At an average altitude of 4,000 meters above sea level, the Tibetan Plateau is the highest plateau in the world. As a typical feature of a high-altitude location, Tibet has thinner air, lower air pressure and less oxygen. Tibet is within the middle latitude areas (26°50'～36°53'), even during the winter, so it gets an abundance of sun radiation; and about 80% of its rain in a year occurs at night. For this reason, Lhasa, the capital city of Tibet, has been granted the name “city of sunlight.”
The annual temperature range is small, while the daily temperature range is relatively big. There is a large variation of temperature between day and night in Tibet, which is another typical high-altitude climate feature.
Yamdrok Lake in March
As an illustration, in June, the maximum temperature measured at noon can hit 29°C, while at dusk, the temperature drops distinctively which makes you feel like it is cool autumn rather than hot summer; and the lowest temperature after midnight can drop below zero. If you were in Tibet, you would agree with the comment “Four Seasons in One Day.” That may perfectly explain why you’d see Tibetan people wearing their traditional robe with one sleeve taken off during the warmest period of the day and then tightly put on the robe at sunset.
From every October to April of the following year, it is the dry season in Tibet. The westerly jet sweeps across the upper level of the Tibetan Plateau, and the cold high pressure oversees the ground. As a result, these seven months are dry, windy, cold, and with rare sleet, rain or snow. The total precipitation of the dry season consists only of 10% to 20% of the annual amount of rainfall in Tibet. From May to September, the hot low pressure takes over the ground layer of the plateau. In the meantime, the southwestern monsoon reaches Tibet, bringing forth 90% of the annual rainfall to Tibet.
|Ave. High||12°C||11°C||13°C||Very similar with Shigatse||Not advisable to visit in March||Not advisable to visit in March||Not open for foreign tourists|
|Precipitation||2 mm||2 mm||16 mm|
|Sunrise (March 1st)||8:21 AM||8:30 AM||8:08 AM|
|Sunset (March 1st)||7:54 PM||8:03 PM||7:41 PM|
|Length of Day||11h33m||11h33m||11h33m|
Note: The above information is collected from historical data, so a differing weather pattern may occur.
March marks the beginning of spring in the northern hemisphere. The first floral scent that wakes up the dormant lifeforms of winter occurs in Nyingchi. As the warmest prefecture in Tibet, Nyingchi is most famous for its peach blossoms which bloom in March and April. The peach blossom trees in Nyingchi are hundreds of years old, and many of them live wild along the riverbanks. Quietly spreading a light pink painting, Nyingchi peach blossoms have a kind of beauty that is amazingly graceful and sweet. Thus, whenever talking about March in Tibet, Nyingchi and peach blossom come into the minds of domestic travellers. However, Nyingchi will definitely surprise you with more than just peach blossom. It contributes the largest forest-based sources of Tibet and is home to the beautiful Mountain Shergyla and Lulang Forest Sea. It is also home to the attractive award-winning peak Mount Namcha Barwa (7,782 meters).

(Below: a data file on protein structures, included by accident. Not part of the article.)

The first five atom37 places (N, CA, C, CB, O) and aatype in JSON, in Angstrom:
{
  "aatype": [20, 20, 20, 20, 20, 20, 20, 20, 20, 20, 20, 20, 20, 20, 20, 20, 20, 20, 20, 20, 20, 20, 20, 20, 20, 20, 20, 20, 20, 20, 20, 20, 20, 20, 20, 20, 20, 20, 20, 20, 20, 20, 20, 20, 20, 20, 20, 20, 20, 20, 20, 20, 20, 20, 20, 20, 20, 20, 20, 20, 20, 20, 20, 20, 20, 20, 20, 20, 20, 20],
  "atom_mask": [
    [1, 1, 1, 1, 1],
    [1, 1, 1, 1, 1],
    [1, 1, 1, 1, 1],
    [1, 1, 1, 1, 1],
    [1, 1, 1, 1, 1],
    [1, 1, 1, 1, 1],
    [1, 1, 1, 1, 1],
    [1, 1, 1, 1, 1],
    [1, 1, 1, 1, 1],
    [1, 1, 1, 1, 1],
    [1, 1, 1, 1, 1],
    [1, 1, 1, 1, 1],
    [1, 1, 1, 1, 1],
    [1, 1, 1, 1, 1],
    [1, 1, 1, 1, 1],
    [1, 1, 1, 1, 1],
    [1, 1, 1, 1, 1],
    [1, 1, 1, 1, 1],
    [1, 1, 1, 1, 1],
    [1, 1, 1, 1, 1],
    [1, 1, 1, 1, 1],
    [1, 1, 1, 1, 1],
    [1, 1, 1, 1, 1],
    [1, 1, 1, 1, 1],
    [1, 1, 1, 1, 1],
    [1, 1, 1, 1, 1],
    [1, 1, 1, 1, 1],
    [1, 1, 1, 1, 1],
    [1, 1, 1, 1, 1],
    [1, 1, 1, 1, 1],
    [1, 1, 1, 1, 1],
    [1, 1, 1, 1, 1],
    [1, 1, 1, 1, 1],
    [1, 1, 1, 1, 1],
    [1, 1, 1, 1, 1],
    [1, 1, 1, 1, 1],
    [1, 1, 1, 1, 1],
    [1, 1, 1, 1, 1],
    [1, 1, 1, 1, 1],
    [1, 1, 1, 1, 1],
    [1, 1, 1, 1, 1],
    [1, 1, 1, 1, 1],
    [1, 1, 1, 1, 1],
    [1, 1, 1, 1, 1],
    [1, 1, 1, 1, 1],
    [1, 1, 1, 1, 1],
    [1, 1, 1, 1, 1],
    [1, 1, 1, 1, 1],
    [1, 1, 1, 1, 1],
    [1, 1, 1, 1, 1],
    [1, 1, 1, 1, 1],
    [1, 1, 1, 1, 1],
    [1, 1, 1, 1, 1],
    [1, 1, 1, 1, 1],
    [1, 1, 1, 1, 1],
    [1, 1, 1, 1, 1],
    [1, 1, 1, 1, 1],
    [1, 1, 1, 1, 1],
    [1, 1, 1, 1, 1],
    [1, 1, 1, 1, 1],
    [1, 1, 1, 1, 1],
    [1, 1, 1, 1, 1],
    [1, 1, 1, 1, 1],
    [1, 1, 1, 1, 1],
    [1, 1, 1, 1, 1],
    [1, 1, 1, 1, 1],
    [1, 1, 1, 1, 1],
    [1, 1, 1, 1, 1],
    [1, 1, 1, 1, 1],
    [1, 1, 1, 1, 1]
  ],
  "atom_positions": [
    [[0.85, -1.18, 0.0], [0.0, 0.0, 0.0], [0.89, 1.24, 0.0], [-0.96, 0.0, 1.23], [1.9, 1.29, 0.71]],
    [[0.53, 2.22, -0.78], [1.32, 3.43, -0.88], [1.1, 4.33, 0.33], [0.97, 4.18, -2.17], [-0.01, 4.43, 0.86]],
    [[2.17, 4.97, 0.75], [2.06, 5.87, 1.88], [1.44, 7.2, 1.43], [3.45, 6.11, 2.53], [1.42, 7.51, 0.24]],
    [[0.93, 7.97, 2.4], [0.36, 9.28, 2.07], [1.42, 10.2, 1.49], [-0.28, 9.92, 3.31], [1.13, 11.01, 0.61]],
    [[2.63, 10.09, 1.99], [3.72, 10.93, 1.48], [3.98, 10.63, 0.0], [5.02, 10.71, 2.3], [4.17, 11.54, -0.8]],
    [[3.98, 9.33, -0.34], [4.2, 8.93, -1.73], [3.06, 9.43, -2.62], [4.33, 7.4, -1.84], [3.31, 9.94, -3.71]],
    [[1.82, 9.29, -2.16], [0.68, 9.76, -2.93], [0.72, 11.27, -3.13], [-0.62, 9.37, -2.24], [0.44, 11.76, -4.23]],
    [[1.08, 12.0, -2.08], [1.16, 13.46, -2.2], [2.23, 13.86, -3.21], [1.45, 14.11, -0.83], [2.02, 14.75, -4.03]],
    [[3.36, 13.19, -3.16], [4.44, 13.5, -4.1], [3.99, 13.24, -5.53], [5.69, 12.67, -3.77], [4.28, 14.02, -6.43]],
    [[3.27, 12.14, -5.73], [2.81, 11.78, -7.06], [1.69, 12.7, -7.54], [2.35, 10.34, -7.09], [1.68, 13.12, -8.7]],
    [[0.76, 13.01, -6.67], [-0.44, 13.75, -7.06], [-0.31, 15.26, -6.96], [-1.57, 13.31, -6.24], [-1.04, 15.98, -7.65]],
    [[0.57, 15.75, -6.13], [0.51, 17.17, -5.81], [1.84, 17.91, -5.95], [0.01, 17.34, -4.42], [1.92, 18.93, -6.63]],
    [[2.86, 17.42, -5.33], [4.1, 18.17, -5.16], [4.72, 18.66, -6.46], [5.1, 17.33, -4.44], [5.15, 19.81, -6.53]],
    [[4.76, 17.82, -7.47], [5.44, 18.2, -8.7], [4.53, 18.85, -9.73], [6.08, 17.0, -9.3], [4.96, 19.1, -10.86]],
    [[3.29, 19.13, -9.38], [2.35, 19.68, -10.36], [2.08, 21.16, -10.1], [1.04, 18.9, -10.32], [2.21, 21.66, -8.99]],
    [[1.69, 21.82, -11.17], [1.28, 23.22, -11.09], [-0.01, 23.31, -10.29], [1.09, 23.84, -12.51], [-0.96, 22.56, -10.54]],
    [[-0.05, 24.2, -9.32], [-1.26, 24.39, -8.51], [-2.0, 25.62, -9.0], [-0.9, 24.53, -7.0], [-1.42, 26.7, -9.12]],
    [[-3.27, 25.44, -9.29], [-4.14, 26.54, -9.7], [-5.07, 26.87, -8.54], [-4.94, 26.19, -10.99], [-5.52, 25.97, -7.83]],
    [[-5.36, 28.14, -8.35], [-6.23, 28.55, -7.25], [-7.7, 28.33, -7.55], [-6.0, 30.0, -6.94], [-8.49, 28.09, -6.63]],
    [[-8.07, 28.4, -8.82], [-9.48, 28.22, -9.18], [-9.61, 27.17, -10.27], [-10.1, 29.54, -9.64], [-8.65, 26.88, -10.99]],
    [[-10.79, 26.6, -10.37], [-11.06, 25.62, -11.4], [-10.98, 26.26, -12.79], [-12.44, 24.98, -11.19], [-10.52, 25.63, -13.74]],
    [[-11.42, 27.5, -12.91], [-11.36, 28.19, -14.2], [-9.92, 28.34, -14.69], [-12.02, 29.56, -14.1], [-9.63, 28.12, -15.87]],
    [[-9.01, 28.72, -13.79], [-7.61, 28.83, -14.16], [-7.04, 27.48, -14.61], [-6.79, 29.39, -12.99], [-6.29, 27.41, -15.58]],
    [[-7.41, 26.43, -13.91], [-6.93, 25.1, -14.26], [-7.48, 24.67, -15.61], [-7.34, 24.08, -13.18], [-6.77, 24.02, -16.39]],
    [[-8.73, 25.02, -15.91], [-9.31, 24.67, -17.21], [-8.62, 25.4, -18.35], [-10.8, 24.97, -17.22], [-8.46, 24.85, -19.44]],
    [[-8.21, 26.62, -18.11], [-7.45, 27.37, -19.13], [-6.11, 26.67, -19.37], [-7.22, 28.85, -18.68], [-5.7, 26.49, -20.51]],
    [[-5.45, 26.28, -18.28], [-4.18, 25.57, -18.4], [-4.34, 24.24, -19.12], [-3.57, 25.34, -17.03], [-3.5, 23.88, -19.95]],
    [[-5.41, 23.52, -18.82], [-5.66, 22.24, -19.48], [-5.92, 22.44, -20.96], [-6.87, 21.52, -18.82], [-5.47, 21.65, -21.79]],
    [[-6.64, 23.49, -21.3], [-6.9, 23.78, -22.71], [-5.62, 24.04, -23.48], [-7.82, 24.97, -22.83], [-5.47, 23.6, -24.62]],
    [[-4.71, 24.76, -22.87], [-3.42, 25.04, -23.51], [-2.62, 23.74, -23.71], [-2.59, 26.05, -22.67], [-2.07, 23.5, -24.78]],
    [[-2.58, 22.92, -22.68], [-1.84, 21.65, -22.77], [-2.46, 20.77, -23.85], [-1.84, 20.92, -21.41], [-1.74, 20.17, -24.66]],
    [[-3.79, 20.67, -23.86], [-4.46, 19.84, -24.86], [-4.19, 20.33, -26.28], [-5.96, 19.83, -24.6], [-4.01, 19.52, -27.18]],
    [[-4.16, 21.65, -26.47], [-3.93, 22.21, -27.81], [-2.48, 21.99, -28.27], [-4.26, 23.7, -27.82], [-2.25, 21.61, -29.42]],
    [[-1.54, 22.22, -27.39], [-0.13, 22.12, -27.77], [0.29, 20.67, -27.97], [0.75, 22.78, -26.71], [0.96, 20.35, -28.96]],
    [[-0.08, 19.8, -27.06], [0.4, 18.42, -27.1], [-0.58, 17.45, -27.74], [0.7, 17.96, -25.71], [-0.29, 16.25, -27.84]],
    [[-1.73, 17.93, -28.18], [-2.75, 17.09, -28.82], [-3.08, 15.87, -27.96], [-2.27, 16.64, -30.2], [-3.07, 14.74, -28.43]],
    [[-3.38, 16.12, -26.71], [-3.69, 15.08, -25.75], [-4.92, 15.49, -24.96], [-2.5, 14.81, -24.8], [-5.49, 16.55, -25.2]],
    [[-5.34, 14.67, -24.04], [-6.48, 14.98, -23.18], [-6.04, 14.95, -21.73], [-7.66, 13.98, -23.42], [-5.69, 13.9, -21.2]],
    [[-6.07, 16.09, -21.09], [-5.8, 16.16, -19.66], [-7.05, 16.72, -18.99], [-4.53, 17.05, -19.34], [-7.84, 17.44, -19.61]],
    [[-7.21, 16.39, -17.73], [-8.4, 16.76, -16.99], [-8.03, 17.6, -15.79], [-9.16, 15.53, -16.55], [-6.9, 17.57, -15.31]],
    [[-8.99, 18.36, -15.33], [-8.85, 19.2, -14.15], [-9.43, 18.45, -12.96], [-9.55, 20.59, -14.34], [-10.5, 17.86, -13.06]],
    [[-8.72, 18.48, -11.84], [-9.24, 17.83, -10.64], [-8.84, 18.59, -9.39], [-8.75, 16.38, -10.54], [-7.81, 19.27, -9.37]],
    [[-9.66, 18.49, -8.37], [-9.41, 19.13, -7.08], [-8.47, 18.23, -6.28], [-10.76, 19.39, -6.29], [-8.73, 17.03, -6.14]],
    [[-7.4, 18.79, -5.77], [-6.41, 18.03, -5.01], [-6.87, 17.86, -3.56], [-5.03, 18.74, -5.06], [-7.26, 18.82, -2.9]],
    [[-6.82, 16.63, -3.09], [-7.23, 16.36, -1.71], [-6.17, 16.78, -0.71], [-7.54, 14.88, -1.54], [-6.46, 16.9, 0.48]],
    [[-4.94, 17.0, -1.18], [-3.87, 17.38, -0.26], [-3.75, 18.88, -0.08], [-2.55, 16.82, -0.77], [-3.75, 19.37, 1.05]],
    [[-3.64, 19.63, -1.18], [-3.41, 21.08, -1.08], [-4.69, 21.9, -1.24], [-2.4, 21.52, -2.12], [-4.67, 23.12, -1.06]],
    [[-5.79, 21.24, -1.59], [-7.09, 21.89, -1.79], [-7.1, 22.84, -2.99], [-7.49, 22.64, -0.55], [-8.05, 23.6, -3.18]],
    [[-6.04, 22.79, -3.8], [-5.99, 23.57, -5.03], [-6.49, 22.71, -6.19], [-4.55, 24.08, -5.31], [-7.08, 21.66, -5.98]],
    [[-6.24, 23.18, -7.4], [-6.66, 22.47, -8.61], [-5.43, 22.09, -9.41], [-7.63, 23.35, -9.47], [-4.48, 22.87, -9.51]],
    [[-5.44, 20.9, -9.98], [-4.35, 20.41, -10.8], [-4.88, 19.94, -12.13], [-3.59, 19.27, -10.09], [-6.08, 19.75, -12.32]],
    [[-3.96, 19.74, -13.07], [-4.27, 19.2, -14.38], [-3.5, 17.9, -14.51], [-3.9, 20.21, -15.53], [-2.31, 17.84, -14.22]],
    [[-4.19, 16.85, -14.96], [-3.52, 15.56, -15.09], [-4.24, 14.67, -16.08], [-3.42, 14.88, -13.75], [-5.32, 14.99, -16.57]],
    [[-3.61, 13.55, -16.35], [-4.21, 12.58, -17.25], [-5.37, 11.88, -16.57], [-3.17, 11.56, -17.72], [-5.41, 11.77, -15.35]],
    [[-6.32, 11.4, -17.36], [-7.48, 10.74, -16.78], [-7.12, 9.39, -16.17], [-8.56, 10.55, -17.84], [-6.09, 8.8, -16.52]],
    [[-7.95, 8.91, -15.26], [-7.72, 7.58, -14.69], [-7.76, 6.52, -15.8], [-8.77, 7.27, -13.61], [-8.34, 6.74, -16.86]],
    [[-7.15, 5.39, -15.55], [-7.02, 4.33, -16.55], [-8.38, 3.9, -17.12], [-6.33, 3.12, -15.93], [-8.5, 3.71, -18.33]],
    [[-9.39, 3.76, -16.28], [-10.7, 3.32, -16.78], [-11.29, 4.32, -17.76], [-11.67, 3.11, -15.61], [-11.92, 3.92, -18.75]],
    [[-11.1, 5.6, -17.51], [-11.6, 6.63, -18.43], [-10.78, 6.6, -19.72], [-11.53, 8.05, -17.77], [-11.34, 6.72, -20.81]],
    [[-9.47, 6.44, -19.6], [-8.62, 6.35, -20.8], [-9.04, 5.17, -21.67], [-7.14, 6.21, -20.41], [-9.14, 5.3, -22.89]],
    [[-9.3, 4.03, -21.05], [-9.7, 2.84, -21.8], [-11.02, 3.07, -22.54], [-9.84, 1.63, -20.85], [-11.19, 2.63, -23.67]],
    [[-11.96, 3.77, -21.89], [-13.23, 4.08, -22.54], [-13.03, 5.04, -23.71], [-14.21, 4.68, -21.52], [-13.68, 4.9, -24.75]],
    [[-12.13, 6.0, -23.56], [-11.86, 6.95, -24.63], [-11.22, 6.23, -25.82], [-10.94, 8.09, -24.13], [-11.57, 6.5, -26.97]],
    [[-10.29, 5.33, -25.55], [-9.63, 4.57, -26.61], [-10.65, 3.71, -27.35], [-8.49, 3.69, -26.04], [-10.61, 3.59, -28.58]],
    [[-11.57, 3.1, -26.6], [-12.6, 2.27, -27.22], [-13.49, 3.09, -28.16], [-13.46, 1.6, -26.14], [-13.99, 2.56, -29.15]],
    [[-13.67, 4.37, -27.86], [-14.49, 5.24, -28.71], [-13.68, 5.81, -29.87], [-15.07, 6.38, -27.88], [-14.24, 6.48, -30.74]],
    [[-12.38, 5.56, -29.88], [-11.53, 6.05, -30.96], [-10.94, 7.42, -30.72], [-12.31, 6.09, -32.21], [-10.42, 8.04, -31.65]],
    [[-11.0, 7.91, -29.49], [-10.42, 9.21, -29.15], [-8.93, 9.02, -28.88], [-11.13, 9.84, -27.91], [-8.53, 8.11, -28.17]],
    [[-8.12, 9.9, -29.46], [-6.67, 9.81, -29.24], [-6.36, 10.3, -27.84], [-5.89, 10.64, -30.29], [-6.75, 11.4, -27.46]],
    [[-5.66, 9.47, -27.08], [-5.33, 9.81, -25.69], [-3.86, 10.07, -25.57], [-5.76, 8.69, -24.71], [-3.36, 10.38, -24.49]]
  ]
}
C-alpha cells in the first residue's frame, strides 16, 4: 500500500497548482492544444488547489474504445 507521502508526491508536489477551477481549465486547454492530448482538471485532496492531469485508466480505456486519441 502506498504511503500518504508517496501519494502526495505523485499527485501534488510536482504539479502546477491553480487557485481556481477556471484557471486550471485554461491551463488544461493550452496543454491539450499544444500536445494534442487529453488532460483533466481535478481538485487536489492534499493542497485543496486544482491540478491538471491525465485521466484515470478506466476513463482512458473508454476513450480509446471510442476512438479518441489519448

If you are a plant lover, then welcome to Nyingchi. It is the plant museum of Tibet where you will be amazed by the ancient wild peach blossom trees. After that, you will get immersed instantly into the wonderland of alpine azalea, attractive blue poppy, giant cypress and fir trees, forest-edge meadows, and more.
Nyingchi in March
Here is a list of cities and towns that are basically suitable for visiting all year round. They are Lhasa, Gyantse, Shigatse and Shannan. They all have important status in Tibetan Buddhism and represent the ancient Tibetan civilization in various historical periods, which make them ideal destinations for a historical or cultural tour. As for travelling into the wild to reconnect with nature, you can visit the magnificent mountains, the Himalayas (Mount Everest), Mount Kailash, and the three sacred lakes (Yamdrok, Namtso, Manasarovar). Different weather conditions resulting from the various altitudes and locations should be considered.
Mount Everest in March: Though the temperature at the Everest Base Camp can drop to -11°C before sunrise, March is one of the best months to have a clear view of the world’s highest peak. It is also the first month of the year that is open to climbing teams to attempt their summit.
Mount Kailash and Manasarovar Lake in March: The average temperature of Darchen, the nearest town to Mount Kailash and Manasarovar Lake, is still below zero in March, which varies from -10°C to 0°C. Although March has the strongest wind, the wind chill together with the low temperature makes people feel even colder. In general, we would not suggest touring Mount Kailash and Manasarovar Lake in March.
Yamdrok Lake in March: Even in the height of winter, Yamdrok Lake doesn’t get completely ice-covered. Within the easy reach from Lhasa, as well as the high chance of clear days, visiting Yamdrok Lake is not only feasible, but it is also a great option.
Namtso Lake in March: Located in one of the coldest regions of Tibet, Namtso Lake in March is still almost completely frozen. The average low temperature in March at Namtso Lake is only -11°C, and the average high temperature in March hovers around 4°C. The heavy wind of March applies to Namtso Lake, which makes the coldness even harder to bear. It might be doable to tour Namtso Lake at the end of March. Please check the weather forecast and the availability of the scenic spot prior to making your tour reservation.
Namtso Lake in March
Tibet had been closed to foreign tourists in March for 10 years, since 2008. But then, big change happened in March 2019 because foreigners were now allowed to travel to Tibet in March.